Fairness is a term that varies on each person’s perspective. Which makes it incredibly hard to quantify or measure, when you feel as though you’re not given a “fair shake” at work.
One of the first things that employees say when they are put on a performance improvement plan, or get a less-than-stellar review, is how unfair the situation is. Solopreneurs tend to have the same complaints – it’s unfair that a competitor is bringing in more business or traffic; or the system really isn’t tit-for-tat.
How to react when you feel things are unfair
Sadly, this happens more often than any of us would like to believe. But being so subjective, people do not view fairness in the same light.
For instance, I was once promised a promotion as part of a relocation package. There was good reason behind it – my scope of duties were expanding and expectations were higher. But it didn’t happen… was it unfair? Yes. Was I upset – you better believe it. Did it feel unfair (I mean, I did move my entire life to a new place for that opportunity) – um, yes. But would throwing a temper tantrum help my cause – probably not.
Take a step back from the situation.
Feeling slighted is an emotional reaction to a situation. And we all know that business and emotional responses don’t tend to lead to great things for our long-term career success. Essentially, walk away from the situation before reacting. It will take a lot of deep breaths and some serious “face-schooling” efforts, but gaining some space and perspective from the situation will help you move forward.
See it from the other person’s perspective.
This is the hardest step for many people – we wouldn’t feel treated unfairly if we saw the other person’s perspective from the get-go. For example, as a solopreneur I feel as though I’ve been slighted by my friends and peers several times during my first year. Someone doesn’t share a post; they don’t give you a discount on services that you extended to them; they don’t promote you/your product with the same passion that you promoted theirs… and so on.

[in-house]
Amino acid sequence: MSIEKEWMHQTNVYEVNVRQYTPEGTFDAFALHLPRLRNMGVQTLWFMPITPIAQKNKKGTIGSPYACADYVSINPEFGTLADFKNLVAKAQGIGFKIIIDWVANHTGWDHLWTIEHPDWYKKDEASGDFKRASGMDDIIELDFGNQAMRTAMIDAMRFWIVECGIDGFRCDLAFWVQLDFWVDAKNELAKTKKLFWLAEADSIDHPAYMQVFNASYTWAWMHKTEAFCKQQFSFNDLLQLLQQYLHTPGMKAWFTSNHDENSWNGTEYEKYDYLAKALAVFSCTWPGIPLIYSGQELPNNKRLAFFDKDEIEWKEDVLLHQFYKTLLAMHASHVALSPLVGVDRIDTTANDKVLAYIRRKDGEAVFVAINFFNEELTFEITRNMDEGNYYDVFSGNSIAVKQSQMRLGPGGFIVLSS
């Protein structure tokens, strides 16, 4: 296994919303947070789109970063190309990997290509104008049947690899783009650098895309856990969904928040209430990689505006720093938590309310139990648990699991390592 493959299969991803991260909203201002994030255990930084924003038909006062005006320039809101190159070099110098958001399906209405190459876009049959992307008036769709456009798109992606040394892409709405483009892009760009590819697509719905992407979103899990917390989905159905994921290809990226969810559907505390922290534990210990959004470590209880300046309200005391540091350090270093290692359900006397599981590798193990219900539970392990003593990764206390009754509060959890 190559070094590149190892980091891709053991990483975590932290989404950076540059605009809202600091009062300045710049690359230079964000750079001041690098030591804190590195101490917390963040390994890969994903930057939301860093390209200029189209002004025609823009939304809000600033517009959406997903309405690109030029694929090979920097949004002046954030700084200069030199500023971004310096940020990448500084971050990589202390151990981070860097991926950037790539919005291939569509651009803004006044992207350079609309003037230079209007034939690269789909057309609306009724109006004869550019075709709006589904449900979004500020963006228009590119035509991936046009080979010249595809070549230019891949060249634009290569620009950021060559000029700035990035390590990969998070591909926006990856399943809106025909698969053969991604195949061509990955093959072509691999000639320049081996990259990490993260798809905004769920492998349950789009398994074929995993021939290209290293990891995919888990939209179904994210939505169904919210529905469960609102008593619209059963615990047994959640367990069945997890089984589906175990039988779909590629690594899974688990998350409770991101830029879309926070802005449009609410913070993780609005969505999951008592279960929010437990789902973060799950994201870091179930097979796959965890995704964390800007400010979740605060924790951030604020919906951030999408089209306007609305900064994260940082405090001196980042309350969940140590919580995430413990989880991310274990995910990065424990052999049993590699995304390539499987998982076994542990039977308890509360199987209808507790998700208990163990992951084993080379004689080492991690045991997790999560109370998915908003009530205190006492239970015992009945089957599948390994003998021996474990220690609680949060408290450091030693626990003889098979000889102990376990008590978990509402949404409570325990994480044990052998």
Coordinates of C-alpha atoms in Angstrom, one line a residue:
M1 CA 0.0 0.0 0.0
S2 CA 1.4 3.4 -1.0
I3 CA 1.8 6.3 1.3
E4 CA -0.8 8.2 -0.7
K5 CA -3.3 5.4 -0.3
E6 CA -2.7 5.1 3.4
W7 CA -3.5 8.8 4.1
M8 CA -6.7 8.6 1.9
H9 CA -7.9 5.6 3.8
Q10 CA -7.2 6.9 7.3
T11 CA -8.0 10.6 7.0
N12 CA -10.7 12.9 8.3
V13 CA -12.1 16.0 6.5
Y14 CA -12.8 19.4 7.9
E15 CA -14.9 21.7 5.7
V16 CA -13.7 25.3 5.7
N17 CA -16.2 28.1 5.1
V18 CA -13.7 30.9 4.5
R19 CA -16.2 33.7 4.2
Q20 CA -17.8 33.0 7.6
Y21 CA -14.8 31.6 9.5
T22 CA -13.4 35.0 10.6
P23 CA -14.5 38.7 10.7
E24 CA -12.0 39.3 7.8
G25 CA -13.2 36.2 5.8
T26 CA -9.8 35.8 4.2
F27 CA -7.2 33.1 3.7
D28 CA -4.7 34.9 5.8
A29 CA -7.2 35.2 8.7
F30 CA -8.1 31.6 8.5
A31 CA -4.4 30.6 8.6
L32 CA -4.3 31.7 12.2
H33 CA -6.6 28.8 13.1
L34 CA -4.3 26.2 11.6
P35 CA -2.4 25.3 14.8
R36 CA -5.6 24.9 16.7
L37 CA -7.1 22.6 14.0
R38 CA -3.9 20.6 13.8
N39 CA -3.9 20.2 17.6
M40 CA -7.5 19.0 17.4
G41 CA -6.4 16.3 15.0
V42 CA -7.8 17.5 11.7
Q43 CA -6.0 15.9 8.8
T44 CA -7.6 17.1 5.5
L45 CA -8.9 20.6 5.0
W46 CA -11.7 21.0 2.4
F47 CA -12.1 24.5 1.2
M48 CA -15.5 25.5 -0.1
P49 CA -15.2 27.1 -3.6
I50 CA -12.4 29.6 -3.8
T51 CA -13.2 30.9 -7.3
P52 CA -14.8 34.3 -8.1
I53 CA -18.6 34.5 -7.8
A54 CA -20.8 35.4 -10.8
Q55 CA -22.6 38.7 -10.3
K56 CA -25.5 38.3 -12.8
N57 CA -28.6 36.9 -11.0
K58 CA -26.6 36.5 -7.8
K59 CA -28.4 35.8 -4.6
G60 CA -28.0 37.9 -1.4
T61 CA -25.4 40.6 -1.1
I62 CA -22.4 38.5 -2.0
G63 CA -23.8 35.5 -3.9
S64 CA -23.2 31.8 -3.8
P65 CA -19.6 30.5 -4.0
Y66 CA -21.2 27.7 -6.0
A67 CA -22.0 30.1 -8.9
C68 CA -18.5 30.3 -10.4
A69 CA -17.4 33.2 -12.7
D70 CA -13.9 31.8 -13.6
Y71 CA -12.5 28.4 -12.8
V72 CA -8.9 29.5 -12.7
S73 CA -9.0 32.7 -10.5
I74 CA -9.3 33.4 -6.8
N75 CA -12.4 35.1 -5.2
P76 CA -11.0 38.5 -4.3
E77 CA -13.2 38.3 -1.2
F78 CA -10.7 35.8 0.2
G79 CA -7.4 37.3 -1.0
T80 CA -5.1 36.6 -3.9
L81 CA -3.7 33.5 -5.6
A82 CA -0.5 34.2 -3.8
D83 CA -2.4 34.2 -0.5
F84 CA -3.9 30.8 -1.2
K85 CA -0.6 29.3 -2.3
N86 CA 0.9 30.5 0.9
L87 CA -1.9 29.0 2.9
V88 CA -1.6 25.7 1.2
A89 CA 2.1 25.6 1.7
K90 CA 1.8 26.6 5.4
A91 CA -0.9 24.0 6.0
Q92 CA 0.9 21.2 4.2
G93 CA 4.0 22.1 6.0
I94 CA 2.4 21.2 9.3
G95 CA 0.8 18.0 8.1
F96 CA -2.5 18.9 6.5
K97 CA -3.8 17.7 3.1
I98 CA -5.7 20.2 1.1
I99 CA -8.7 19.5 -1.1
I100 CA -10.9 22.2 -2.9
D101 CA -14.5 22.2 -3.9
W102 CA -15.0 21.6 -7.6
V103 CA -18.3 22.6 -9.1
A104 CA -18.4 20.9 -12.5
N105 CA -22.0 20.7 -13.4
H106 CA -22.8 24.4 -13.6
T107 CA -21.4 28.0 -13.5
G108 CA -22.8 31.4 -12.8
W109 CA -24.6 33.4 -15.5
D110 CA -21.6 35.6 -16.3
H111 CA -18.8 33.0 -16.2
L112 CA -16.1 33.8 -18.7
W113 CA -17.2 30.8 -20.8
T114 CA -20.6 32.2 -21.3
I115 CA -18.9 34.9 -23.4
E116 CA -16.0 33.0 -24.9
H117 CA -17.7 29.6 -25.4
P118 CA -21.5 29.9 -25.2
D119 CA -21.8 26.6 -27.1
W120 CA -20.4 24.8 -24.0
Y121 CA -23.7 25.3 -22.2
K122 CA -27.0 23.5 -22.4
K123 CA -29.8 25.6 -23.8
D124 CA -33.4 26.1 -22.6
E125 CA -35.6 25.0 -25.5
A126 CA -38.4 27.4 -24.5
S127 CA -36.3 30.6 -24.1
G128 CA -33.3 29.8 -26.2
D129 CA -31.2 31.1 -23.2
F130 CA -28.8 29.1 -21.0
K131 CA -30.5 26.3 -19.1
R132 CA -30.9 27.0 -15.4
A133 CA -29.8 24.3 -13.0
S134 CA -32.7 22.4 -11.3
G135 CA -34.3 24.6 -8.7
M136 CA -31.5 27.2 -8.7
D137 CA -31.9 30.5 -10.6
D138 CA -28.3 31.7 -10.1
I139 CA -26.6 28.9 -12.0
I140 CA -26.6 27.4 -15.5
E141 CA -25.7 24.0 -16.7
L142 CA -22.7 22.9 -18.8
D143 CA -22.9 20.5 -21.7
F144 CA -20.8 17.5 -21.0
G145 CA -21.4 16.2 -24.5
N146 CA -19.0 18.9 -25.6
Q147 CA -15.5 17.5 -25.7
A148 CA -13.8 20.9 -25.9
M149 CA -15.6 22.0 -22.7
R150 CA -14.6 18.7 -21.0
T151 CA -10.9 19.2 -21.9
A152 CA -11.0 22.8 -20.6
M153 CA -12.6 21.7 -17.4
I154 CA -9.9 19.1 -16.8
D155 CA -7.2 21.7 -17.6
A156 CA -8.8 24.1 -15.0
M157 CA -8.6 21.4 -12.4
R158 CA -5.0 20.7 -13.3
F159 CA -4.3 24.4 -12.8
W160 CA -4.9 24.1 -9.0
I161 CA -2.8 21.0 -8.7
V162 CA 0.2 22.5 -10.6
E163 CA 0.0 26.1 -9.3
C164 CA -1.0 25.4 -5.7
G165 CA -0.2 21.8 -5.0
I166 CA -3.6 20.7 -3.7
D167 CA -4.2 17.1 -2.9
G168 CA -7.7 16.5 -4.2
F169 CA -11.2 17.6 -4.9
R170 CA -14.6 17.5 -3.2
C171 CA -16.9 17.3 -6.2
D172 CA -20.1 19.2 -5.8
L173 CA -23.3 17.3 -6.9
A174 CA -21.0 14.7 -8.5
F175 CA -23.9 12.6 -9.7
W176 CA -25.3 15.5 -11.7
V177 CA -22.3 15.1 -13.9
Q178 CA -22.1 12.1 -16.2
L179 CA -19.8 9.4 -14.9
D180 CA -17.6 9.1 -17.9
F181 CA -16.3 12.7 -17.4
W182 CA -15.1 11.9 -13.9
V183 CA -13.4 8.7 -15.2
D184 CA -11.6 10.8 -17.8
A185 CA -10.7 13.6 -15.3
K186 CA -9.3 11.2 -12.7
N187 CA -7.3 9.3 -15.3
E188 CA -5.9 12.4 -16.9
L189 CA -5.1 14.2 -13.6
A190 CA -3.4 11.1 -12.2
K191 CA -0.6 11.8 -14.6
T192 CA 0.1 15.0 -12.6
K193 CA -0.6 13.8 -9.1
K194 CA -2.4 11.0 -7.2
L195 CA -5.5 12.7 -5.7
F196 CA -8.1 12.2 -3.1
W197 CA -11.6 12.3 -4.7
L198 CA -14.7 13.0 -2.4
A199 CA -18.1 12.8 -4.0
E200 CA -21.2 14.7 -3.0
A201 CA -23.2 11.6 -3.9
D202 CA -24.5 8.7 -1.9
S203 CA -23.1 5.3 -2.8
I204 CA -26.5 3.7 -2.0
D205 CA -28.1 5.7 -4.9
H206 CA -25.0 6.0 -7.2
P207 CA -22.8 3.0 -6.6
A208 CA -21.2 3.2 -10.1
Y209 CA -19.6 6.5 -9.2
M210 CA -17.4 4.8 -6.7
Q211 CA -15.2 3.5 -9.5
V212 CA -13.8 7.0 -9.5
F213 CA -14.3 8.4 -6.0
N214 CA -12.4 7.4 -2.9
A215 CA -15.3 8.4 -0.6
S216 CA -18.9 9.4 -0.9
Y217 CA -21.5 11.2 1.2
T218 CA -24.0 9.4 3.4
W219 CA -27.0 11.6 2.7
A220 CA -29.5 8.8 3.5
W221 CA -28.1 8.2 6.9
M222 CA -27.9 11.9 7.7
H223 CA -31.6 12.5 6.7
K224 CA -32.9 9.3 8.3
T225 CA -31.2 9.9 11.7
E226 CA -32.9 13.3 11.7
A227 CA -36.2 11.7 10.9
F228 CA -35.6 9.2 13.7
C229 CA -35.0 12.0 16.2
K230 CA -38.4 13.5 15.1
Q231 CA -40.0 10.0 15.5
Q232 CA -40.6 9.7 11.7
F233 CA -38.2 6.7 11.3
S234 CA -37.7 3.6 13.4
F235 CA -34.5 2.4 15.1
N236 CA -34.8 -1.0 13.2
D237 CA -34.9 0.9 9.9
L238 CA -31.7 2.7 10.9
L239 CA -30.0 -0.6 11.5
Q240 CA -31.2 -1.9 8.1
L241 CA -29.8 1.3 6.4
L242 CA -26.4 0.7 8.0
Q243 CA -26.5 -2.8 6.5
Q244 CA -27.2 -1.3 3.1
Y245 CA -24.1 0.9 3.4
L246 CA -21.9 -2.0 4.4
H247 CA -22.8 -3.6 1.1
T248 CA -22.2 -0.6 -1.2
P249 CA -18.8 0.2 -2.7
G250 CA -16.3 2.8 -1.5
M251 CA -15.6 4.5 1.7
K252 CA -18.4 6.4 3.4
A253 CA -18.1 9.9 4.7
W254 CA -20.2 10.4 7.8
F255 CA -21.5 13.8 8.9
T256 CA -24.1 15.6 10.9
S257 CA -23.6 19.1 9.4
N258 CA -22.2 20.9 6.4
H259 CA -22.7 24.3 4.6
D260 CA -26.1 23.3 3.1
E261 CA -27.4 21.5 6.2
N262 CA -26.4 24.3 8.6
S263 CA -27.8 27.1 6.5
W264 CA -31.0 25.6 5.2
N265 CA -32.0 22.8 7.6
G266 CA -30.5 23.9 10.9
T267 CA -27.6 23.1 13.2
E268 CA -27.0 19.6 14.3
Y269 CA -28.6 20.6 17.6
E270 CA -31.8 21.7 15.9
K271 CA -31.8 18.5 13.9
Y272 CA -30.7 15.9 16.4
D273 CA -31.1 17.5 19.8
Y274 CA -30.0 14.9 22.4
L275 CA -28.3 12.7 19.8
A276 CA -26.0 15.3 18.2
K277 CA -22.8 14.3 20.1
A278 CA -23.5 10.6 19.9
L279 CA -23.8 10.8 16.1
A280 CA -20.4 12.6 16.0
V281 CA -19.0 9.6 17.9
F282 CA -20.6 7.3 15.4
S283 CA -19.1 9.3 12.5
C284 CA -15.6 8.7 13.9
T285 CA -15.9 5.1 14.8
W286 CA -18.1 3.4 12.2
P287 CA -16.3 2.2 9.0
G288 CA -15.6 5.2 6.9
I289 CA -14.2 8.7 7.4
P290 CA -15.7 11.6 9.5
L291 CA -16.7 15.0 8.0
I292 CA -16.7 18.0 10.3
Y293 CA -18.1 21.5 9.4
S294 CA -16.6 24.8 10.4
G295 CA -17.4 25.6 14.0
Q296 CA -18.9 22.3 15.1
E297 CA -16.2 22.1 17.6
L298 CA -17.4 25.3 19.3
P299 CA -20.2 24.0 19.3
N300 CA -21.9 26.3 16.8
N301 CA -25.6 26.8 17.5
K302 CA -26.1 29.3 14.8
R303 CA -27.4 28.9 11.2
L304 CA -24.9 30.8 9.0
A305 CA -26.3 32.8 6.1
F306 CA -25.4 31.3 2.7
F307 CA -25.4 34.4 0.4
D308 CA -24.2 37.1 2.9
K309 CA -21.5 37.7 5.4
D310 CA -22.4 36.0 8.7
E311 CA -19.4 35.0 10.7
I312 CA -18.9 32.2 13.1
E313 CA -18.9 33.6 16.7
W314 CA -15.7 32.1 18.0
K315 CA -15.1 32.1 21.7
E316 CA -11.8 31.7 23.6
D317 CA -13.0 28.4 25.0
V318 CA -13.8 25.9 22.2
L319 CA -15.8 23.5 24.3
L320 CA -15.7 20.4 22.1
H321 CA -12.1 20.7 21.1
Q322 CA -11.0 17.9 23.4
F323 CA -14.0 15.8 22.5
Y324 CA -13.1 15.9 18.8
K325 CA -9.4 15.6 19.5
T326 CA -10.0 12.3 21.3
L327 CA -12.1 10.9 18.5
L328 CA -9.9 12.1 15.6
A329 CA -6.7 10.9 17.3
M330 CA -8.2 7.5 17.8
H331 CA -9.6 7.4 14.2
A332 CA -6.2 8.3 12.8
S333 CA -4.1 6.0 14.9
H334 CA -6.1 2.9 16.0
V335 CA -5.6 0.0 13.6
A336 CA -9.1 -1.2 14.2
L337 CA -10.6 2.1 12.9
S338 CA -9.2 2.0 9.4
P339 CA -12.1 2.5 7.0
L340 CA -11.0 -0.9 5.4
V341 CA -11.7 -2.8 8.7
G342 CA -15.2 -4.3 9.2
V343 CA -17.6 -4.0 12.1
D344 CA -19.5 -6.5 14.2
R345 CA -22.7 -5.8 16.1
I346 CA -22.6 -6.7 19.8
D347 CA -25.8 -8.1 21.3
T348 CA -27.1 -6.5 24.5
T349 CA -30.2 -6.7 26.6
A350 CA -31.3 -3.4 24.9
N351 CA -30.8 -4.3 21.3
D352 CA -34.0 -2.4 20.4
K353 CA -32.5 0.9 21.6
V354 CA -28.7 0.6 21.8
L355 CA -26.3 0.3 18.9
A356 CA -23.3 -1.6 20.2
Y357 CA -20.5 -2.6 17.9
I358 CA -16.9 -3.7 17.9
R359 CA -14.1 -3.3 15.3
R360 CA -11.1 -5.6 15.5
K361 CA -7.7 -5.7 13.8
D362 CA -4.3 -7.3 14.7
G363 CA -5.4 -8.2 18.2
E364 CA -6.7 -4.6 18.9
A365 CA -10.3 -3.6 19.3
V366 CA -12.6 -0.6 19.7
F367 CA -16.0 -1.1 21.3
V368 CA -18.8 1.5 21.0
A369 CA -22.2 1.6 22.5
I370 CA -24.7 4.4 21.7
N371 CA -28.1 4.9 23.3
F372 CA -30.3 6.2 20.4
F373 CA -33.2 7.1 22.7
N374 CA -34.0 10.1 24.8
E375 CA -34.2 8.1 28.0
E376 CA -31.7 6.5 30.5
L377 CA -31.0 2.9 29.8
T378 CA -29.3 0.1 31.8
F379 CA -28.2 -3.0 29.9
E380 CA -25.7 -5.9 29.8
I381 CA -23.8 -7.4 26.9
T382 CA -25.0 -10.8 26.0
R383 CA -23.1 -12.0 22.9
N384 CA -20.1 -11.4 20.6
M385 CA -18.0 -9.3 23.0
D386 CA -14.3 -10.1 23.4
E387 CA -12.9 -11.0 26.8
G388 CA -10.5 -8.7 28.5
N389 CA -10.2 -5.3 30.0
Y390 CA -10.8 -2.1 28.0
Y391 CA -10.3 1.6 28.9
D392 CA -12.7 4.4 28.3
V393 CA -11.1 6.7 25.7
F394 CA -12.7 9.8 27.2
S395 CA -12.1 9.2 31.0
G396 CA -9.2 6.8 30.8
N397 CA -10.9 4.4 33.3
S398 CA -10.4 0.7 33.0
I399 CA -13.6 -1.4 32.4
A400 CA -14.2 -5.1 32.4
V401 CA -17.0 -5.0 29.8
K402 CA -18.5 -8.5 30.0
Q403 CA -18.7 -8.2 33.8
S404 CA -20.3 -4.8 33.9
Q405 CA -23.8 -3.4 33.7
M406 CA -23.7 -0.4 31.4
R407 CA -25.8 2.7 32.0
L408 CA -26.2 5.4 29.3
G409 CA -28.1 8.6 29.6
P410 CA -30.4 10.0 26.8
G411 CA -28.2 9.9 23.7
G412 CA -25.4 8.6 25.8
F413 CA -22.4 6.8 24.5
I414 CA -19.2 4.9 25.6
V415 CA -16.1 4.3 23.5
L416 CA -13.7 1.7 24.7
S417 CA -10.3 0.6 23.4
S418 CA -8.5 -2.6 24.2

It’s hard not to see the situation as anything but unfair. But the other person isn’t looking at it from your point of view. To them, they may have been promoting you in a way that they felt mirrored your efforts. Perhaps they didn’t know all of the things you’ve done for them, or maybe they just aren’t comfortable with hyping you up.
Regardless, the other person is approaching the situation through a different lens. You won’t be able to create a plan of action without figuring out where the connection breakdown is.
Determine best case/worse case scenarios.
In my mind in the scenario above, I had a great revenge plan starting with… “I’ll show them.” I also thought of ways that I could change the situation around by out-performing others. Clearly, these two reactions or scenarios are from different ends of the spectrum and would have different outcomes.
I’m not saying that the nice scenario is always the best one, but definitely take each option and work through the best and worse outcomes possible… and if you’d be willing to live with the consequences of the choice you make.
Reevaluate your efforts.
At the end of the day, if you feel you are being treated unfairly and not compensated (not just monetarily so either) for your time and efforts, then you need to evaluate if your actions need some adjusting.
In my corporate example above, I realized that my efforts were above expectations, but that was not something that the company was willing to reward. My ambition and output didn’t align with what the company recognized as performance. So I dialed it back – big time, to a level where I felt I was doing the work that I was being paid for and nothing more.
In my solopreneur situation, I have mainly dealt with this in two ways: 1. I have stopped promoting, following, hyping up, and discounting certain people who never returned the favor; 2. I have addressed it with the person – I asked for what I needed from them to make it feel “fair” to me.
Regardless of the path you choose to move forward, you have to move on completely from the situation. In other words, get over it. Maybe the above steps will give you the full-scope view of being able to forget about the situation and call it done, or maybe you will have to take drastic steps to feel righted again.
The key here is acknowledging the unfairness in the situation, addressing it as needed, and start living your life again to your standards.